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Brahms, Johannes

The Oxford Encyclopedia of the Bible and the Arts What is This? A comprehensive reference work covering the cultural history of biblical texts, themes, characters, images, and the Bible itself in the literary, visual, and musical arts.

Brahms, Johannes

The composer Johannes Brahms (b. Hamburg, 7 May 1833; d. Vienna, 3 April 1897) was a central figure in Western European musical culture in the later nineteenth century. In a learned and eclectic style alternately praised and denigrated for its complexity, he drew together preexisting trends from art music and vernacular idioms that spanned a continent and hailed from every period then known to the budding discipline of musicology.

The most forceful and innovative composer of his generation to continue writing in traditional instrumental genres, he was often caricatured in contemporary polemic as a cold reactionary indifferent to the storytelling capacity of sound. Yet the preponderance of his oeuvre consisted of vocal pieces, and, although he remained permanently skeptical of Christian beliefs, he set biblical texts expertly and sympathetically in ten compositions, including several of his most ambitious and affecting works, and incorporated biblical characters or imagery in more than two dozen others. In their technical achievements, their broad cultural resonances, and their aura of deeply personal engagement with scripture, his compositions remain among the most important monuments to the varied and continual influence of the Bible on late Romantic and early modernist music.

The Bible as Poetry.

The eldest child of a seamstress and a professional musician, Brahms grew up in a working-class neighborhood in the northern port city of Hamburg, an independent city-state that retained its long-standing Protestant identity despite the diverse sailors and merchants to whom it played host. His mother was a devout Lutheran with a pious outlook frequently expressed in surviving letters, and her son received a thorough religious education, including confirmation in the faith.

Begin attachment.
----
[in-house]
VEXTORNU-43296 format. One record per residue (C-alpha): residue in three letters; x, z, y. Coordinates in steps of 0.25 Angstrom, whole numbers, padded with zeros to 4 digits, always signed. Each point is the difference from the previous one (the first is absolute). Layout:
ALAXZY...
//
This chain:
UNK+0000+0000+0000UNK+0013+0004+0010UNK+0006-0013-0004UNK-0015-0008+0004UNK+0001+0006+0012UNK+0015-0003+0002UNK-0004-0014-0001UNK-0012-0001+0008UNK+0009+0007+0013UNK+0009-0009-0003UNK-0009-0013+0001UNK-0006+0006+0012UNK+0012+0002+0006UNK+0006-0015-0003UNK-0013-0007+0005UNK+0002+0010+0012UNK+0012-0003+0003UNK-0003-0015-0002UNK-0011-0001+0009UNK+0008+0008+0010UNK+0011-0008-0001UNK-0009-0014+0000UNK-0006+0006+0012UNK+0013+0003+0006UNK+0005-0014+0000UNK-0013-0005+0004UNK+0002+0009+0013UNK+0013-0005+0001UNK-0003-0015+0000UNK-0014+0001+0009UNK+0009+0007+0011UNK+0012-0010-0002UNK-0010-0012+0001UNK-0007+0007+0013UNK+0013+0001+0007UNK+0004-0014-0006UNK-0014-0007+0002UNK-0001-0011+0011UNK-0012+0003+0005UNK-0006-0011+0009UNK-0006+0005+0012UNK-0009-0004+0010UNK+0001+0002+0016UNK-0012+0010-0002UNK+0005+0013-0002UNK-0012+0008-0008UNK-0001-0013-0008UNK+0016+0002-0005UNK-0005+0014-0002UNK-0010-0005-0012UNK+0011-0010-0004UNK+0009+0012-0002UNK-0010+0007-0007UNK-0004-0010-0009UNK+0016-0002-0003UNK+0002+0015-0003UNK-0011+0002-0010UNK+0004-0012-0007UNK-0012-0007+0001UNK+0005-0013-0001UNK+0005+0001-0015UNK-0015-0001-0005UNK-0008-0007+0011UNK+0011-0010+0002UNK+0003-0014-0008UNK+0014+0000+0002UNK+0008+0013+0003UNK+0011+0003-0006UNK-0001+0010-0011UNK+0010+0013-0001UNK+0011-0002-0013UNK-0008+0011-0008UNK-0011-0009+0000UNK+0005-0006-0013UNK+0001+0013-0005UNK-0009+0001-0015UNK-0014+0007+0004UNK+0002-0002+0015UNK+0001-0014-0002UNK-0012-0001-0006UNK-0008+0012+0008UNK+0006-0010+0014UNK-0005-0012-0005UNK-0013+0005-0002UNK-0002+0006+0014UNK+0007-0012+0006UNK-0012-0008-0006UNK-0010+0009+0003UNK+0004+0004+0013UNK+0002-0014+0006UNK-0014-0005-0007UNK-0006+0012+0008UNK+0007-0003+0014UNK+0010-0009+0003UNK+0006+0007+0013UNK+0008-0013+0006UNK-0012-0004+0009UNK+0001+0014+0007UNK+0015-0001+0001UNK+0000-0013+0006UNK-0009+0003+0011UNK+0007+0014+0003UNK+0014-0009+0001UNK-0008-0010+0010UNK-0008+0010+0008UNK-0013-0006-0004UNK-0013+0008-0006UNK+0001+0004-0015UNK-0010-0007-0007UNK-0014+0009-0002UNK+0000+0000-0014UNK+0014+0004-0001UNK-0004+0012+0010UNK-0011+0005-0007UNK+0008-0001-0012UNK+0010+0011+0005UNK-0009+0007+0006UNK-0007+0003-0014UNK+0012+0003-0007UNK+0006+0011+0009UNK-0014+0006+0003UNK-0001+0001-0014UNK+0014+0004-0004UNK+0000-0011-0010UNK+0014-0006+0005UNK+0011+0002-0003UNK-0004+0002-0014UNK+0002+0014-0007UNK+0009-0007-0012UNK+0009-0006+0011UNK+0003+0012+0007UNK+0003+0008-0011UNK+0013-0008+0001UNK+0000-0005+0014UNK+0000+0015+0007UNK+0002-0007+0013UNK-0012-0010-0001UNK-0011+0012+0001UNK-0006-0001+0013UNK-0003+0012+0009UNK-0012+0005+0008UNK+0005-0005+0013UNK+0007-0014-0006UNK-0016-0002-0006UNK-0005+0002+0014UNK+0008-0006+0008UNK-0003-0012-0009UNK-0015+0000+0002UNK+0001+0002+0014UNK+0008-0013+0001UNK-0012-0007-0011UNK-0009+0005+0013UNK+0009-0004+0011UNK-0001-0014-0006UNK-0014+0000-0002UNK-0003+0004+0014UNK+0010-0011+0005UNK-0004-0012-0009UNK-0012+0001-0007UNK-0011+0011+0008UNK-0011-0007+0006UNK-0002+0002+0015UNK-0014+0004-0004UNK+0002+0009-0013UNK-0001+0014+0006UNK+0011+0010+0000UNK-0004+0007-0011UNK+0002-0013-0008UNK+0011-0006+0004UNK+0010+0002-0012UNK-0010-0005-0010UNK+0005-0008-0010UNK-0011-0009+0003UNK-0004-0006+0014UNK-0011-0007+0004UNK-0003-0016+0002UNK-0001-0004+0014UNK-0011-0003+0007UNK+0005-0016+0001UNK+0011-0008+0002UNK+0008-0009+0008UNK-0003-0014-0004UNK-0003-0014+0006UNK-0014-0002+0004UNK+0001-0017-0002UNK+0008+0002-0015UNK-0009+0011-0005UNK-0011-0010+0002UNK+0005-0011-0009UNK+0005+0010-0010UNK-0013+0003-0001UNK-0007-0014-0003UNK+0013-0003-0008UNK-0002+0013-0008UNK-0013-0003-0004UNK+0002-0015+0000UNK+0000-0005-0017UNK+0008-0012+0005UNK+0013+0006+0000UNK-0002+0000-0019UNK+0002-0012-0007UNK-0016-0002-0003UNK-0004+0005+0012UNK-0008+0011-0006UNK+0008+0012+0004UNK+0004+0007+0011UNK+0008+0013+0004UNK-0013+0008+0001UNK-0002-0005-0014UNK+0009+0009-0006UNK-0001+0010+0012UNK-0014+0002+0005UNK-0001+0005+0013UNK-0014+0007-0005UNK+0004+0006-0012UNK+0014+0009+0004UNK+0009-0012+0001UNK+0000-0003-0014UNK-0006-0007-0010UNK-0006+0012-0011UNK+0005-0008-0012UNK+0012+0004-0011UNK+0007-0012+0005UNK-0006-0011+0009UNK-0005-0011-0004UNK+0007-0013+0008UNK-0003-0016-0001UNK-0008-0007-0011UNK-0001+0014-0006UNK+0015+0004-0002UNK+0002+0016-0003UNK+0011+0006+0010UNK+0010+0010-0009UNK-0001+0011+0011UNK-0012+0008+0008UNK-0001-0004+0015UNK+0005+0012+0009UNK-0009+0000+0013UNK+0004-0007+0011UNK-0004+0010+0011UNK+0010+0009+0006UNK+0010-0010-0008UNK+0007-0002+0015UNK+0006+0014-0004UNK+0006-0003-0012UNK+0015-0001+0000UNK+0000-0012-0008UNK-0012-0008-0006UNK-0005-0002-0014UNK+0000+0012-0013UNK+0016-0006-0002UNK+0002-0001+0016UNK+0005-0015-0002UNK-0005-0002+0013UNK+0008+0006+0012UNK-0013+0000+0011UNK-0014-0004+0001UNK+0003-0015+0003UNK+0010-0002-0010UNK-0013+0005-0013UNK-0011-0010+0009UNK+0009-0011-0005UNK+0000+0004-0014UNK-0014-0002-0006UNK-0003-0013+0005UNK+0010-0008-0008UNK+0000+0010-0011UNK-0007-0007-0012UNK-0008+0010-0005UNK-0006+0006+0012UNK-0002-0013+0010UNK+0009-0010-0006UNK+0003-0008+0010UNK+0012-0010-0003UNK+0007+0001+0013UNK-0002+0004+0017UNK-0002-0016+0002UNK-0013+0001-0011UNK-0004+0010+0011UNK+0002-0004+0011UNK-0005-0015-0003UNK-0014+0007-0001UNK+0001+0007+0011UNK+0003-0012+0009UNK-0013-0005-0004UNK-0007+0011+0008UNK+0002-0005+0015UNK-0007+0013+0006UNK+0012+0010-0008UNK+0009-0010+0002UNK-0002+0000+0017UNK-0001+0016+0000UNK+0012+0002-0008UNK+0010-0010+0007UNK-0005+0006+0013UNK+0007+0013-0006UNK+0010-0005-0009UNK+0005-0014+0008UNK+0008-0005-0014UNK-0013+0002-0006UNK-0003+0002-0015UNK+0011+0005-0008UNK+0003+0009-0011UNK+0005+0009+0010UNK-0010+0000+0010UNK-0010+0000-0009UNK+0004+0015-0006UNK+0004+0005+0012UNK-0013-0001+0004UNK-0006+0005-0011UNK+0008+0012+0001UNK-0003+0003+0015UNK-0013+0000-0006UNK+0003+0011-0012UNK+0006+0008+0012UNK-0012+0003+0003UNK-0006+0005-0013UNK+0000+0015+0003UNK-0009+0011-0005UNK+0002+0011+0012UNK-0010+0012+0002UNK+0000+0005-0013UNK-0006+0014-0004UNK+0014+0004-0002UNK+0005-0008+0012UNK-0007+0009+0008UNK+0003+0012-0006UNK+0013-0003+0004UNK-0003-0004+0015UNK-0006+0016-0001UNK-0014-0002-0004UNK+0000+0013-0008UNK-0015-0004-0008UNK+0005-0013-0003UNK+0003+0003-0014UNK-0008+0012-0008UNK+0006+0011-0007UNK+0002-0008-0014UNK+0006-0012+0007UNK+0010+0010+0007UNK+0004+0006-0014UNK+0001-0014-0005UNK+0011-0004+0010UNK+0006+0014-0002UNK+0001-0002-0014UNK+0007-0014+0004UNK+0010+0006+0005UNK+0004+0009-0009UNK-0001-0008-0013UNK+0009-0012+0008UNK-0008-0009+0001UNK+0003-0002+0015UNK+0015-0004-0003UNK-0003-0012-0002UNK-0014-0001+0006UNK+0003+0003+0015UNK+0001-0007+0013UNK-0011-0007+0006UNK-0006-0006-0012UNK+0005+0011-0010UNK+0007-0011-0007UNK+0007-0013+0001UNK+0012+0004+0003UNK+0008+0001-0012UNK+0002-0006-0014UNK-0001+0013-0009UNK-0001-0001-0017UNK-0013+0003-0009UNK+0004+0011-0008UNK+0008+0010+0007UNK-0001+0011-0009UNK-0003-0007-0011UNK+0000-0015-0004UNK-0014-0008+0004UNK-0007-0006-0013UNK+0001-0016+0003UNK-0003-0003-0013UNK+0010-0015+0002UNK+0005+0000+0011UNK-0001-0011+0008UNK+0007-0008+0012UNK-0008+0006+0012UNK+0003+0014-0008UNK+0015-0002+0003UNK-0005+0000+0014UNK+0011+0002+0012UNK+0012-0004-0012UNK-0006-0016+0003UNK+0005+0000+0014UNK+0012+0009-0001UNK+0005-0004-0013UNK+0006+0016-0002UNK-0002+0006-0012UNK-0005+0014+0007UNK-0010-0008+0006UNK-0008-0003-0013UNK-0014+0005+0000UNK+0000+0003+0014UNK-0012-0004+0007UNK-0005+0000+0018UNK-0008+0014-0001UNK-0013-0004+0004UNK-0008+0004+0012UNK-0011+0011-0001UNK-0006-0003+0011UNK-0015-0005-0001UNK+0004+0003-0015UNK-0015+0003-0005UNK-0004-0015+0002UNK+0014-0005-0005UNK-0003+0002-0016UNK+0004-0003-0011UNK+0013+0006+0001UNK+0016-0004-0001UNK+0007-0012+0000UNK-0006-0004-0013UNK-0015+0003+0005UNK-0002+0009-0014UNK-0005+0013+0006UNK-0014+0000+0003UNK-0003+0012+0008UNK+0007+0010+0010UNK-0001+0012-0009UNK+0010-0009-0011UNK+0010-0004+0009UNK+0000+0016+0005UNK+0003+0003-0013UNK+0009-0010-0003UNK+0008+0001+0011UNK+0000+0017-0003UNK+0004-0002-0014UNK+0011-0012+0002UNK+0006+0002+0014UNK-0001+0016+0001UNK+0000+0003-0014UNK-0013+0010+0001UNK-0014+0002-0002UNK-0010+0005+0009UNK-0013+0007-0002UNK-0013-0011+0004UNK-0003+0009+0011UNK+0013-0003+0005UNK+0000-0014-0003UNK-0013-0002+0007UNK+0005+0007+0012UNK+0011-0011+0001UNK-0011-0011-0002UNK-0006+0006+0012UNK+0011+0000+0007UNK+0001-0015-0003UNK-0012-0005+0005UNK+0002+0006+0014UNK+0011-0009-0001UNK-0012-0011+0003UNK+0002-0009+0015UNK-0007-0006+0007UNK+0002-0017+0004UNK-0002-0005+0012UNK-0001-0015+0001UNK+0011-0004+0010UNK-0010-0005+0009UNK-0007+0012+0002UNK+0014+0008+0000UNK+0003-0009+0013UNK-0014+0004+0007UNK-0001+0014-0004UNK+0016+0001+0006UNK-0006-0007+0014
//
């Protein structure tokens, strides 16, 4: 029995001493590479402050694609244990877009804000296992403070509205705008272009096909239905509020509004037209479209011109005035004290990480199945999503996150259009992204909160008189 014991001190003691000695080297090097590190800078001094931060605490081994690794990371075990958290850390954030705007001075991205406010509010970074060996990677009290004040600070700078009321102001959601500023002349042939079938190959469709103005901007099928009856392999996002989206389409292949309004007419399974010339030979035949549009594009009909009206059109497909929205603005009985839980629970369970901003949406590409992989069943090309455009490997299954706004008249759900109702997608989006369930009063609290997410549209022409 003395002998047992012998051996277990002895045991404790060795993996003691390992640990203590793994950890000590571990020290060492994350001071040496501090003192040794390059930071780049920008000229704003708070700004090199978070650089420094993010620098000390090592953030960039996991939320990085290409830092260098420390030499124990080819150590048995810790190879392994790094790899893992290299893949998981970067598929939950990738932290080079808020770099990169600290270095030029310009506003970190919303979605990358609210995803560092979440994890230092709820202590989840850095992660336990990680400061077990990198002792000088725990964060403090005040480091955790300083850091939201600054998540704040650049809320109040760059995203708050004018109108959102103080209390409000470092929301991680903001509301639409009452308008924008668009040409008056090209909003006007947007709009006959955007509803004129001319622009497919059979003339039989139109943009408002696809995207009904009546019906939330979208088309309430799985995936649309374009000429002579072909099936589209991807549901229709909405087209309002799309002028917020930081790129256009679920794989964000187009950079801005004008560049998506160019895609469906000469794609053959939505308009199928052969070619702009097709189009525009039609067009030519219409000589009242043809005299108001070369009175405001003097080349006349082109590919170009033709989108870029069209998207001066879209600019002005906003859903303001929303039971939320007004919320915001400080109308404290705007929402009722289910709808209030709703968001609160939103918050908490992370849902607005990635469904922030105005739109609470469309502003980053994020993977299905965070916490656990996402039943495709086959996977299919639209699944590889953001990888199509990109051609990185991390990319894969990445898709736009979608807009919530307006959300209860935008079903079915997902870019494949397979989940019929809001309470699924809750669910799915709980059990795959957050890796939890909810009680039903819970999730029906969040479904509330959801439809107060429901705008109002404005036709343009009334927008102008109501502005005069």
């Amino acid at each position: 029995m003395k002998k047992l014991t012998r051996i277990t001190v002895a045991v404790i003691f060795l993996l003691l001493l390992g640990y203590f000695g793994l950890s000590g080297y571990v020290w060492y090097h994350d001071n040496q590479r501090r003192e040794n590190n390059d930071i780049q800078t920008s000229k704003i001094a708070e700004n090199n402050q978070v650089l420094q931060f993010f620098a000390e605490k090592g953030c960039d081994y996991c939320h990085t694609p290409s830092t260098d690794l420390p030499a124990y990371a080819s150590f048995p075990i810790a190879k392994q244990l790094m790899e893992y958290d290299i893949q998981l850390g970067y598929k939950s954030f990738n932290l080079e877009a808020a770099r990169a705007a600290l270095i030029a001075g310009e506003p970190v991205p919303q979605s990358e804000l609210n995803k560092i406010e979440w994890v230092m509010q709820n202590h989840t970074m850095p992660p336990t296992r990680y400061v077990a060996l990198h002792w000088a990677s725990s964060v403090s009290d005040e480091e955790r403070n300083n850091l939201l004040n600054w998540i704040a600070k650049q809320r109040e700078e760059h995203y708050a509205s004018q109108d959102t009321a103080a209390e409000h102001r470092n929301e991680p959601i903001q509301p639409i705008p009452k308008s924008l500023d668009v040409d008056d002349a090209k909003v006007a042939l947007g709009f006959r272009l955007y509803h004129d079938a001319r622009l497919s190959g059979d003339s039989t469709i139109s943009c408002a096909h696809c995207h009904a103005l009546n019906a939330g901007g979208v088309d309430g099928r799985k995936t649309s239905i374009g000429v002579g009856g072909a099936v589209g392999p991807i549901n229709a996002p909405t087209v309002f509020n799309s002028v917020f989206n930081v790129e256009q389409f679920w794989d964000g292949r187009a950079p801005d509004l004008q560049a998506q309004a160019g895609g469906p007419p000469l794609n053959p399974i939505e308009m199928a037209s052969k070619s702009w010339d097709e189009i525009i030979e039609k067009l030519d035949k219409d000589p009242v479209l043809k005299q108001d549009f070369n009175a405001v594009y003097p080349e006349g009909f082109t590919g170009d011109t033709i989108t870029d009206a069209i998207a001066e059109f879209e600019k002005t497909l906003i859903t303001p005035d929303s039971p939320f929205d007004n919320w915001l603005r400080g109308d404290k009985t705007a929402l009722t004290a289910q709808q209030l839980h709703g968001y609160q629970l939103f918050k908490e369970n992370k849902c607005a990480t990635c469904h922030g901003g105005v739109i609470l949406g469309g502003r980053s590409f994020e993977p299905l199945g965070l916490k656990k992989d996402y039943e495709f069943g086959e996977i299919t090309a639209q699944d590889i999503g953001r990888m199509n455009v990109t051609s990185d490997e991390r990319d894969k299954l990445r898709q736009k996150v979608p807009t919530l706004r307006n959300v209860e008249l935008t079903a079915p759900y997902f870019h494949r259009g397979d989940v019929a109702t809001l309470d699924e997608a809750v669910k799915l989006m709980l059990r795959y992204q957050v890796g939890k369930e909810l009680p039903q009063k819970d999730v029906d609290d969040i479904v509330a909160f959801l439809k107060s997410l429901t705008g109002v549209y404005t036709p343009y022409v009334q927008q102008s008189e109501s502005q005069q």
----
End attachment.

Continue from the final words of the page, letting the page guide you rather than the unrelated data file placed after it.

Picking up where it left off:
Concrete evidence concerning his continued interest in the Bible survives in his own copy of Martin Luther’s translation in an 1833 edition. Brahms retained this copy throughout his career; handwritten annotations bear witness to copious use and sophisticated habits of reading. Moreover, the mature Brahms took pride in his detailed knowledge of scripture and church history, which ranged from the Pentateuch through Revelation and from the Apocrypha to the writings of Luther and other figures of the German Reformation.

His religious learning became a tangible asset when he stood as godfather to the children of numerous close acquaintances beginning in 1854. When the baritone Julius Stockhausen (1826–1906) asked him to sponsor his third son in 1877, Brahms composed an essay on proper techniques and permissible liquids for baptism; the singer responded by dubbing him “Mann Gottes” (Man of God) in parody of Luther’s title for the prophets Elijah and Elisha in 1 and 2 Kings.

Brahms’s essay and Stockhausen’s sobriquet aimed squarely at erudite humor rather than shared piety and, in this regard, typified attitudes toward traditional religion within the composer’s circles. From the earliest extant correspondence with friends his own age, Brahms maintained a studied distance from orthodox Christian belief, Catholic or Protestant. His fundamentally secular outlook found reinforcement among his acquaintances, most of whom explicitly espoused agnosticism and religious tolerance as tenets of Liberal politics and principles of modern living. To friends of all stripes, Brahms enjoyed pointing out that he himself preferred obscure and “heathen” passages from canonical scripture. And yet, when setting biblical texts to music, he treated them with the utmost respect, refusing to modernize the language or simplify its syntax. In other words, he approached such texts as if they were treasured poetry.